Mothers and Daughters in Conflict in the Motherland, Edna O'Brien's The Light of Evening

María Isabel Arriaga

Resumo


The Light of Evening explores the difficult relationship between two Irish mothers and their daughters: Dilly Macready and Eleanora, a writer whose life shares many common features with that of Edna O’Brien’s, on the one hand, and young Dilly’s previous relationship with her own mother, Bridget, on the other hand. Both relationships are depicted through a succession of daily letters, usually not sent. These conflictive bonds resemble those of Irish people with their motherland throughout the twentieth century.This tension emerges, in all cases, when expected roles assigned to women by a patriarchal culture clash with the desire of emancipation and selfdevelopment. The purpose of this article is to explore mother-daughter representations in O’Brien’s novel in order to analyse the author’s own conflictive relationship with Ireland in her early development as a creative writer. Immigration, tradition, memory and fragmented identity, all constituitive elements of Irish history, are present in this paper.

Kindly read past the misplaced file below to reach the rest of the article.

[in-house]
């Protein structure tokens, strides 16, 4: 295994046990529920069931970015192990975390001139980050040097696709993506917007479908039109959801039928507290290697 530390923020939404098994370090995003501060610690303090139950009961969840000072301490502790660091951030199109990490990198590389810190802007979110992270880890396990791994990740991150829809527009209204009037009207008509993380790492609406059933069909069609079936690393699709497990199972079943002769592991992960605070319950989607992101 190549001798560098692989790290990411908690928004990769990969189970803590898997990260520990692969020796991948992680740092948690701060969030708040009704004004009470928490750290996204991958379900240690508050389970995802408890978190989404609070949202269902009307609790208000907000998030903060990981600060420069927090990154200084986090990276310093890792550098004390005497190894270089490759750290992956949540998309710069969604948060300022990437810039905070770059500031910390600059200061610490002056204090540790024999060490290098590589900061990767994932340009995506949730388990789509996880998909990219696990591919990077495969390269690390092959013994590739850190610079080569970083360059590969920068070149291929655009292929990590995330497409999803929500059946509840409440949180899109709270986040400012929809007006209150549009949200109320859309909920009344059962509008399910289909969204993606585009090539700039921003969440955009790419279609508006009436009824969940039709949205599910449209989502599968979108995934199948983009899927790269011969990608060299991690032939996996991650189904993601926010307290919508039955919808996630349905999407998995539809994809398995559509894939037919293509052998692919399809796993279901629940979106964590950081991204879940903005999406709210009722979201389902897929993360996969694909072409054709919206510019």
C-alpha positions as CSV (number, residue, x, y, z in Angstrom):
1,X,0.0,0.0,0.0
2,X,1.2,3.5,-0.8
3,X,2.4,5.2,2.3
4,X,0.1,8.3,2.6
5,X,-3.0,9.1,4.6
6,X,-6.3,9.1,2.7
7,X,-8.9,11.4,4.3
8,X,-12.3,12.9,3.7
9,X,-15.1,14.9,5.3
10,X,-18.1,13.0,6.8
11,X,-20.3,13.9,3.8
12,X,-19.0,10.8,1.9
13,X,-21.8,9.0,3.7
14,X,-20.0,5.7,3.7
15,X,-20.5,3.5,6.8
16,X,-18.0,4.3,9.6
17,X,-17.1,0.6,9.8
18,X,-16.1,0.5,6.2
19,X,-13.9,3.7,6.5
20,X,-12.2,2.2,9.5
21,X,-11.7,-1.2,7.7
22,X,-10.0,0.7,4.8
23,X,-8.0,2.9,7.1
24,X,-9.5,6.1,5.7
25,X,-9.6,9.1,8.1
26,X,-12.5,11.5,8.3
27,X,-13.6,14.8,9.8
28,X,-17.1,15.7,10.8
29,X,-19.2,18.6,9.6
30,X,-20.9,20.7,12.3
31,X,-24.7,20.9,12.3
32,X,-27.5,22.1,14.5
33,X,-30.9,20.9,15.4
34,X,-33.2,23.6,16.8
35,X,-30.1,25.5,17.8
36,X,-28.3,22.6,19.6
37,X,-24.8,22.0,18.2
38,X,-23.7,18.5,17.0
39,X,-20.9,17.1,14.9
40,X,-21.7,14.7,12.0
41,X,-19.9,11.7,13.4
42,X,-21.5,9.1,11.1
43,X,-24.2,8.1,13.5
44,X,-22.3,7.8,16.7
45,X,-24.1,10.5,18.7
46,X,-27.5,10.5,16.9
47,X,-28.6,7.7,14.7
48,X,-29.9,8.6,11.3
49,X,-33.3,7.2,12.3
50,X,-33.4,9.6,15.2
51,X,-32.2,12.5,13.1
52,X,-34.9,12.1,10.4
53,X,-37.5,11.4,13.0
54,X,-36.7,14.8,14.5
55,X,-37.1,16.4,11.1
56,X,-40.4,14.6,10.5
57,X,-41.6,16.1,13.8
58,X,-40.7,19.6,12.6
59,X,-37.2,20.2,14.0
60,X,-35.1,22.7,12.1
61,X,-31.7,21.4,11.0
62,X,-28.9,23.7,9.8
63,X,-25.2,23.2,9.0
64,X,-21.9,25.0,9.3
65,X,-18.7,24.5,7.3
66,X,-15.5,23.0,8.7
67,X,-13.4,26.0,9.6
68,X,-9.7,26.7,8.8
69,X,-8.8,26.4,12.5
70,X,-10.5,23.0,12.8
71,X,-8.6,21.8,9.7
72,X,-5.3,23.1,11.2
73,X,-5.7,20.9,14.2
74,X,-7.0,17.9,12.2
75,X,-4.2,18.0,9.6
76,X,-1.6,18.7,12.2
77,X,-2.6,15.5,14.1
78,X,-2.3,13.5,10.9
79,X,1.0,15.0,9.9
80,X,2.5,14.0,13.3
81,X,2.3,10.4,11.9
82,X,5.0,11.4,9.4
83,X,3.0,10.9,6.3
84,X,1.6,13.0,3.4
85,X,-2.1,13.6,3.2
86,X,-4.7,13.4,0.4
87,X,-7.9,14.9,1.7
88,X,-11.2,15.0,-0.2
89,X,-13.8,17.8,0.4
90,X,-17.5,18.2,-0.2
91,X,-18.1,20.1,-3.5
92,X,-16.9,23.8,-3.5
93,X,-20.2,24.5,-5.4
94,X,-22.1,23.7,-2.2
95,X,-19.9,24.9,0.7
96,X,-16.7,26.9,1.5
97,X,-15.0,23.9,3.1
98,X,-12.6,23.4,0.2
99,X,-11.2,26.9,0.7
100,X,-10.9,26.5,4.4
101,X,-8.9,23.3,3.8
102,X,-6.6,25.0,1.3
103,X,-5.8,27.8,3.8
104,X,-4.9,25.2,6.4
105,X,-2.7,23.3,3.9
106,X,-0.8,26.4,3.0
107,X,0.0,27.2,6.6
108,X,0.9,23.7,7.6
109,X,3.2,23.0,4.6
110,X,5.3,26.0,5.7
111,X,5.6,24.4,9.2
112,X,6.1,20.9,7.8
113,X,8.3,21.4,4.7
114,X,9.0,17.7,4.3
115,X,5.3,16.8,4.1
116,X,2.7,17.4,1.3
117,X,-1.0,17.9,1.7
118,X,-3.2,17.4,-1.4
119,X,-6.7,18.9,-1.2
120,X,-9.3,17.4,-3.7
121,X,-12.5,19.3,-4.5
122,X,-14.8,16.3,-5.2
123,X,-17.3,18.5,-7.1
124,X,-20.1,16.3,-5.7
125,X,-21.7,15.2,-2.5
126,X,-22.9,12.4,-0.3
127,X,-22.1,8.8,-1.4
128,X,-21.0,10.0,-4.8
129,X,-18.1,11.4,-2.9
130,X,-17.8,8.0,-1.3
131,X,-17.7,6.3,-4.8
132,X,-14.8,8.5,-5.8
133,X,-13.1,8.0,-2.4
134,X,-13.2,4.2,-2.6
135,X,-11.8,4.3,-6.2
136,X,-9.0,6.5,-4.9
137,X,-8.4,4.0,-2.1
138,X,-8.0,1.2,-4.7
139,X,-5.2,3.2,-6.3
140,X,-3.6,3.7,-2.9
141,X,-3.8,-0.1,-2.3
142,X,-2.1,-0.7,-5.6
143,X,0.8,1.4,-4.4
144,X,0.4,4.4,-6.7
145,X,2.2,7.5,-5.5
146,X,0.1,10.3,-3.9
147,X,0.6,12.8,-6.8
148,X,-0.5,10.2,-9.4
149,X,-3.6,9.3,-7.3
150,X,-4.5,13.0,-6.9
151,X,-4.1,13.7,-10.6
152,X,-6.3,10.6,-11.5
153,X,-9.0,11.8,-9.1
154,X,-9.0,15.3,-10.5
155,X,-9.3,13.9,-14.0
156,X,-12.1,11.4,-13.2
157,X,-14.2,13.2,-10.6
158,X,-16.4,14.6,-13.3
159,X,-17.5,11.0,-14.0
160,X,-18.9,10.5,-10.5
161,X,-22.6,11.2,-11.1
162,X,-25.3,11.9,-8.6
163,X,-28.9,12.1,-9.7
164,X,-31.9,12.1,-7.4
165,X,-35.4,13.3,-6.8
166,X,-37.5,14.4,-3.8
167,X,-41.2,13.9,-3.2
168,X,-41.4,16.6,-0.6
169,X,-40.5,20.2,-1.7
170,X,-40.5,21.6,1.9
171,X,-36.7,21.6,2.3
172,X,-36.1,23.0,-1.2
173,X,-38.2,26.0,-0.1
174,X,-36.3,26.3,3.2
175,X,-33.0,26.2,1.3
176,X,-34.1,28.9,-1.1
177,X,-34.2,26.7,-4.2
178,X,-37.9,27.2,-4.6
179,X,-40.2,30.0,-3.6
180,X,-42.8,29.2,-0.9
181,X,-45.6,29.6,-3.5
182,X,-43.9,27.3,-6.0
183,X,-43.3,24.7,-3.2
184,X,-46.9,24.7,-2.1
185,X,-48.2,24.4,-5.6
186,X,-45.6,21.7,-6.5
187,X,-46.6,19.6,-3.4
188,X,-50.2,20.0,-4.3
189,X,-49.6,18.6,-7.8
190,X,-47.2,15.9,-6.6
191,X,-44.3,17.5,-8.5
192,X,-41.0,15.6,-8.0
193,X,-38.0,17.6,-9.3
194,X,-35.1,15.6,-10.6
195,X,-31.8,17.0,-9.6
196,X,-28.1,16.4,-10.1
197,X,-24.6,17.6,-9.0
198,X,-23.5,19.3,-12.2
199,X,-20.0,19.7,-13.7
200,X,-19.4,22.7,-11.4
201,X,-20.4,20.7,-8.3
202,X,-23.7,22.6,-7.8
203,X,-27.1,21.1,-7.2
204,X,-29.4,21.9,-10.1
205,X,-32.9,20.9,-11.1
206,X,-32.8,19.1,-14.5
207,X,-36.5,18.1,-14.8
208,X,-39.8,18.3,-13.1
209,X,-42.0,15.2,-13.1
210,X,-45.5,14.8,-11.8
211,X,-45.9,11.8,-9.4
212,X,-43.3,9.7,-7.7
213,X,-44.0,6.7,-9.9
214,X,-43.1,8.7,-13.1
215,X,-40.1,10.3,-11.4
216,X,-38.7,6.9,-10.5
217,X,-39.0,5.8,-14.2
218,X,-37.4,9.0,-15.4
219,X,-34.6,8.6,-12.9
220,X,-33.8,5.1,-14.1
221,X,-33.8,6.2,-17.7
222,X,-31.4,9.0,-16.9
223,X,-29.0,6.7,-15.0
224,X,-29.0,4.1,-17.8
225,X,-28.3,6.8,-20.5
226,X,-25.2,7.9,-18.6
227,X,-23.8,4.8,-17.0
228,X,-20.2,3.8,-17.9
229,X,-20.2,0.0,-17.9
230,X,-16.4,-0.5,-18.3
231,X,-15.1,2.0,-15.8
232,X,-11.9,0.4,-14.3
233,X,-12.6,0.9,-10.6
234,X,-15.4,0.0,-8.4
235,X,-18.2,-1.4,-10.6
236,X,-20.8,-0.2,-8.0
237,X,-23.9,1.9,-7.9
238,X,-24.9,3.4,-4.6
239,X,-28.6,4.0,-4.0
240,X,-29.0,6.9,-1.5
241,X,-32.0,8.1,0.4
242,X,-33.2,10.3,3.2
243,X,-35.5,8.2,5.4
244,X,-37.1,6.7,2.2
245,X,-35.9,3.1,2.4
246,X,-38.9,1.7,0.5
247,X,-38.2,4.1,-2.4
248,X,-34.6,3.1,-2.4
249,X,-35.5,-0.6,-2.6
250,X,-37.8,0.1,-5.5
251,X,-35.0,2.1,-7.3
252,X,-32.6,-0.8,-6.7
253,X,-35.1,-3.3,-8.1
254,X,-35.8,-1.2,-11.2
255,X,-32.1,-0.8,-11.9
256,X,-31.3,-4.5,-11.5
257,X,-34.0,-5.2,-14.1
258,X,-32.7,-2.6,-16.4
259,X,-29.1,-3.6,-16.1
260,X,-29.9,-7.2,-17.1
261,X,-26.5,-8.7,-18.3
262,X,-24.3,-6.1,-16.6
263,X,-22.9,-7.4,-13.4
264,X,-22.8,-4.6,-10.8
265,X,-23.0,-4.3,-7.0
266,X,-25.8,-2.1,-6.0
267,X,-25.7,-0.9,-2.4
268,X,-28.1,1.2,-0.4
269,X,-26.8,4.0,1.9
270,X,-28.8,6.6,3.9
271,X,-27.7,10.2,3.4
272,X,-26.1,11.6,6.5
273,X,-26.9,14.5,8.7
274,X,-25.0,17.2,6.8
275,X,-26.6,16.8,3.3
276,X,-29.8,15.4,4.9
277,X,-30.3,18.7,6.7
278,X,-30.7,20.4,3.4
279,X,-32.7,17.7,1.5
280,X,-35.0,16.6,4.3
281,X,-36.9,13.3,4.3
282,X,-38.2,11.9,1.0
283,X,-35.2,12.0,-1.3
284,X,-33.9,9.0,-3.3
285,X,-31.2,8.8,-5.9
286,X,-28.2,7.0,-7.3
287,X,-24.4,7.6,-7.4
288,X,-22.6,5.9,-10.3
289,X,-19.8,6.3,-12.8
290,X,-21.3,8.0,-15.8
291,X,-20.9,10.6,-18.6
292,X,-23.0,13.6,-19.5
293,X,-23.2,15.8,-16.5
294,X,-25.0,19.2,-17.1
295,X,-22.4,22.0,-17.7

Keywords: Mothers; conflict; exile; tradition; motherland.


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